“Yes, our VP of business development is the manager of both,” Ron clarified.

    “How clearly have you spelled out their accountability and authority in the work they do together?  You just explained it to me, how well have you explained it to them?”

    “But, they are supposed to work together, shouldn’t they be able to figure it out?” Ron asked.

    “Apparently not.  You think you understand their working relationship, in fact, on your org chart, you drew a dotted line.  So, the situation looks like insensitivity, when the friction is because you failed to define the accountability and the authority in that dotted line.  You put the dotted line there for a reason, but failed to define it.”

    Not a Communication Problem

    “I think I have a communication problem with my team,” Jordan explained. “It seems like I have to constantly explain, interpret, assign and reassign, clarify, all to come back and do it over again. I think my team needs a communication seminar.”

    “And, what would you hope the outcome of this seminar to be?” I asked.

    “That the team understands,” Jordan simply put.

    “And, what if I told you I don’t think you have a communication problem?”

    “What do you mean? It sounds like a communication problem to me.”

    “My telephone rings for two reasons,” I replied. “Most people call to tell me they are in the midst of a communication crisis, or have an unresolvable personality conflict on their team.”

    “Like me, a communication problem.”

    “In my experience, in the throes of explaining and clarifying, you fail to establish two things. I don’t think you have a communication problem, I think you have an accountability and authority issue. You failed to establish, in the task, in the working relationship, what is the accountability, meaning, what is the output? The second thing missing, in the pursuit of that output, who has the authority to make decisions and solve problems?”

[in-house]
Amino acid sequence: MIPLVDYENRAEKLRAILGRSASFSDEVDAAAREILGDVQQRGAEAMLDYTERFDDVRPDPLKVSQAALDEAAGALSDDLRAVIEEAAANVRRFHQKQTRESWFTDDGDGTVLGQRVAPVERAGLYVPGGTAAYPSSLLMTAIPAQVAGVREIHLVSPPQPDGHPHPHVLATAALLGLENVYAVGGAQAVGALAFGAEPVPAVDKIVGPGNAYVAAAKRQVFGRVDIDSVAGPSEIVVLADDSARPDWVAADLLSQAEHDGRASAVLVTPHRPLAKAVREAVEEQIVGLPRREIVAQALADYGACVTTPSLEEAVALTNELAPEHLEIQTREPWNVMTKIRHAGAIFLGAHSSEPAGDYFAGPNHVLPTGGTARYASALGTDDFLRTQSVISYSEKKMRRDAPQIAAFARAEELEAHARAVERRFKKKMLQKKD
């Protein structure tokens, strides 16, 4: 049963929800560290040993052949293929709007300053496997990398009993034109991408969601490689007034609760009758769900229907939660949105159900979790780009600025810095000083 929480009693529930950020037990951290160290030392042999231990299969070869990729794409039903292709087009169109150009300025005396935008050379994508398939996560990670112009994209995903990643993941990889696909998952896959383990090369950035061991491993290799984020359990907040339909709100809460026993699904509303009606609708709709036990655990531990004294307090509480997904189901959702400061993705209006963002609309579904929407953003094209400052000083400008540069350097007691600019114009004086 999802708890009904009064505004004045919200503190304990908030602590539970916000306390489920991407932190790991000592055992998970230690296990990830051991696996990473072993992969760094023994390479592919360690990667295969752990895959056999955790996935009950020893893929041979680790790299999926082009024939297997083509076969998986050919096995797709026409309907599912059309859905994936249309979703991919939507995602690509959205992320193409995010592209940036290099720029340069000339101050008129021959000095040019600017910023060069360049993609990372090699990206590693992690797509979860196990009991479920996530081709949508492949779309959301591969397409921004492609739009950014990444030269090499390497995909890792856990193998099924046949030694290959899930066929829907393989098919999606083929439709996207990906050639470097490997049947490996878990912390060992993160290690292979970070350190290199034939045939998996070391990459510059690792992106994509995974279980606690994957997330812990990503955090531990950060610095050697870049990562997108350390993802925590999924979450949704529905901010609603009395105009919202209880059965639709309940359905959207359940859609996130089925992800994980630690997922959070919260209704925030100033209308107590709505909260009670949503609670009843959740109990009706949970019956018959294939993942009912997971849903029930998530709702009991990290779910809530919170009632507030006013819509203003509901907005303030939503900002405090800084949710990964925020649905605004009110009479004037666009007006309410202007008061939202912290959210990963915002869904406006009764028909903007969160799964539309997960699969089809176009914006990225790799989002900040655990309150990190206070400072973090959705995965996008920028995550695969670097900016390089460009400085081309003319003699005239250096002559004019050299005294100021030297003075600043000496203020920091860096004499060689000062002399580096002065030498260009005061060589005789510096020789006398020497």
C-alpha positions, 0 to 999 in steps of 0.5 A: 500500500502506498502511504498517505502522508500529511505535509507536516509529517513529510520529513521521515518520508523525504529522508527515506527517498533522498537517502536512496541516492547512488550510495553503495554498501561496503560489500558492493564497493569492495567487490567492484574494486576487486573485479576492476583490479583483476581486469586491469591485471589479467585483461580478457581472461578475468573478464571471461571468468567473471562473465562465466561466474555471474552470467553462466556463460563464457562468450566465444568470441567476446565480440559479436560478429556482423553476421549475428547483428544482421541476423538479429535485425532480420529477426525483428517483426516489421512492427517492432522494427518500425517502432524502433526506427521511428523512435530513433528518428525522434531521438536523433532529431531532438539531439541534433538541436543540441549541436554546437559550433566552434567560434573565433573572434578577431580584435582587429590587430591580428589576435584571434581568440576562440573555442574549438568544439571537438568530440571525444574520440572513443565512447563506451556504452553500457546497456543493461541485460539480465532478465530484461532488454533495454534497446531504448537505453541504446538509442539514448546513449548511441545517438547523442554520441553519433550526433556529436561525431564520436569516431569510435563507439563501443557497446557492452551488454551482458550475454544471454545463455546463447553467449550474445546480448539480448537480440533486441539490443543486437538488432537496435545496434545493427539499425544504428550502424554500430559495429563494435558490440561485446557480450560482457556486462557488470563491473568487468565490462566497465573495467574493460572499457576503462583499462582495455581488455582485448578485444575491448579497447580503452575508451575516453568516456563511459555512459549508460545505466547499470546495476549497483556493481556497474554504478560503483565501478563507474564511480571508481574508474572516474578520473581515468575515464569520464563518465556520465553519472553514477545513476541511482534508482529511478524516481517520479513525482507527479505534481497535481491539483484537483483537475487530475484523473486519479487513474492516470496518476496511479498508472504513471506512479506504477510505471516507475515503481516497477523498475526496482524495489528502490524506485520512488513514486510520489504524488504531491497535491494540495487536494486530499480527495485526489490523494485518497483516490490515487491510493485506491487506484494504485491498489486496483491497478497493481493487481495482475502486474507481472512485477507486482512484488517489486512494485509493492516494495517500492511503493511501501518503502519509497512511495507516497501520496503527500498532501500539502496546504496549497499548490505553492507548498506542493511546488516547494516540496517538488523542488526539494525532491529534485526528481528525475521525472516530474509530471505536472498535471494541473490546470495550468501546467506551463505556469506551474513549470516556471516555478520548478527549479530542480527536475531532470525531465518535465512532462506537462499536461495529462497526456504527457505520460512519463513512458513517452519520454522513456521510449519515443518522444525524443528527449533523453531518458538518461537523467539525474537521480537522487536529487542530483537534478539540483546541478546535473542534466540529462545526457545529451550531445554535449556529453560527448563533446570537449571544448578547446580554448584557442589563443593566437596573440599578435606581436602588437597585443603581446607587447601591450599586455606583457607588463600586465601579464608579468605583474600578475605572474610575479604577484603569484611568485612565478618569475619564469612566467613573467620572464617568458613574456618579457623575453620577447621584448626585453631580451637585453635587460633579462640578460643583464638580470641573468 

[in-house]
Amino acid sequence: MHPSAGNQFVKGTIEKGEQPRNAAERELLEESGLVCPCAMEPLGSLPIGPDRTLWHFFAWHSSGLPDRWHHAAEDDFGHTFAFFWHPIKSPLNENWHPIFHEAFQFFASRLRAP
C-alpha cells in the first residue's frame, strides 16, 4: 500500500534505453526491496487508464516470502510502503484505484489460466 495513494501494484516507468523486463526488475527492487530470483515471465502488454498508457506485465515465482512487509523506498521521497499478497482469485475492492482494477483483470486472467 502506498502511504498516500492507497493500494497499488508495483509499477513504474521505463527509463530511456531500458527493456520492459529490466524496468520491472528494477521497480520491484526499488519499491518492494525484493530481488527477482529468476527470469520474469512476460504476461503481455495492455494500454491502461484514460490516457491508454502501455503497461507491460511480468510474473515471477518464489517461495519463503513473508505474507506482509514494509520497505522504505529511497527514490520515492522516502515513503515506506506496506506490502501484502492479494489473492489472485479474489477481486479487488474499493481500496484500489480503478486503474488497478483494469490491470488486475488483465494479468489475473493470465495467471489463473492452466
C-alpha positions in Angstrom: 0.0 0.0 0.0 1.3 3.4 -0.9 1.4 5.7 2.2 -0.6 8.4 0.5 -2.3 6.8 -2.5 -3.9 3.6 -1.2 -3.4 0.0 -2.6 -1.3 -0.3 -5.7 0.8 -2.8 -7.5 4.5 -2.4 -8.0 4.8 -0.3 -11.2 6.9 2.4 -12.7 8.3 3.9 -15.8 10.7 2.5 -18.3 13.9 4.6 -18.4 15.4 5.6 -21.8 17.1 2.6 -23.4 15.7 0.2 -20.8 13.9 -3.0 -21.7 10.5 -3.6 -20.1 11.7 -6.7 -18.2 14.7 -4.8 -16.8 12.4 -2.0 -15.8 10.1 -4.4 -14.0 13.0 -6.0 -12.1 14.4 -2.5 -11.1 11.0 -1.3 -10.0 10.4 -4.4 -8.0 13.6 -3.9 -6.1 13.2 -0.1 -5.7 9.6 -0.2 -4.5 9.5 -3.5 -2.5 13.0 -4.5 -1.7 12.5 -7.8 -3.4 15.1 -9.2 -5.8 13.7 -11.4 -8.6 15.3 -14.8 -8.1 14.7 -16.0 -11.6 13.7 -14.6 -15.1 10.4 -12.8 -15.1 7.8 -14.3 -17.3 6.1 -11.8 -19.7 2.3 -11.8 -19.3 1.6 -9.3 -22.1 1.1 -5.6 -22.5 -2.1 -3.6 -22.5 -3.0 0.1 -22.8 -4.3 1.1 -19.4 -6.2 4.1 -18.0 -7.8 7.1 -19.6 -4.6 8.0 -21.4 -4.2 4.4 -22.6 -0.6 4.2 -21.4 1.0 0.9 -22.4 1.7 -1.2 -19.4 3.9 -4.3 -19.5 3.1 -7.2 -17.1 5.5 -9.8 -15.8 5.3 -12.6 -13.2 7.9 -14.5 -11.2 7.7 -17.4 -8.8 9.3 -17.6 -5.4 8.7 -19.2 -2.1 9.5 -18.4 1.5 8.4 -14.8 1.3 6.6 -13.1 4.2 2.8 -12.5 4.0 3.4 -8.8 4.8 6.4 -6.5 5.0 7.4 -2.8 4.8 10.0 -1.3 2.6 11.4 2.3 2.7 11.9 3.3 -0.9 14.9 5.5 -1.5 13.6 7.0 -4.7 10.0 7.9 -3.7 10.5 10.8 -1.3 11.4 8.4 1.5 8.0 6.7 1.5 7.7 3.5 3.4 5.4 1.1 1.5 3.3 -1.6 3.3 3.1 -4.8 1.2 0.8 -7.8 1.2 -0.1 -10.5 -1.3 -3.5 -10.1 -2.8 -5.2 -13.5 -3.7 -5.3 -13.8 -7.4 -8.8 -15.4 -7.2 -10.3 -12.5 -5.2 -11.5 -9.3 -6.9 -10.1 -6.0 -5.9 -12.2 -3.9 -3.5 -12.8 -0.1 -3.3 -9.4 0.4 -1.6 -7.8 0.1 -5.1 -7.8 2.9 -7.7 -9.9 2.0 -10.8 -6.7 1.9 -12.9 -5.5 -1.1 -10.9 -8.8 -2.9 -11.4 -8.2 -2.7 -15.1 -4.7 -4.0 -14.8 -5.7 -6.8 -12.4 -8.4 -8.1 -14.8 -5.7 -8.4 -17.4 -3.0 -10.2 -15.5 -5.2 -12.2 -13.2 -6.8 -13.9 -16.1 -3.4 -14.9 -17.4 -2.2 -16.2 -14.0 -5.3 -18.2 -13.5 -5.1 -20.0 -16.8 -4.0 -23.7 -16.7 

“So, I need my warehouse crew to move material, according to a list, from the warehouse to a staging area for a project. I explain what needs to be done, give them the checklist and then they get stuck.”

    “Stuck on what?” I asked.

    “The material to move is blocked by other material, the forklift aisle isn’t wide enough for the material, or the forklift is down for maintenance,” Jordan shook his head, “so I have to come back and solve those problems before the team can do their work.”

    “Not a communication problem. It’s an accountability and authority problem. What is the accountability (output)? And who has the authority to shift materials, find an alternate forklift aisle or fix the forklift?”

    Who Controls the Variables?

    “What is structure?” Melanie asked. “I draw boxes and circles, with lines and arrows. The question that guides me is – who reports to whom?”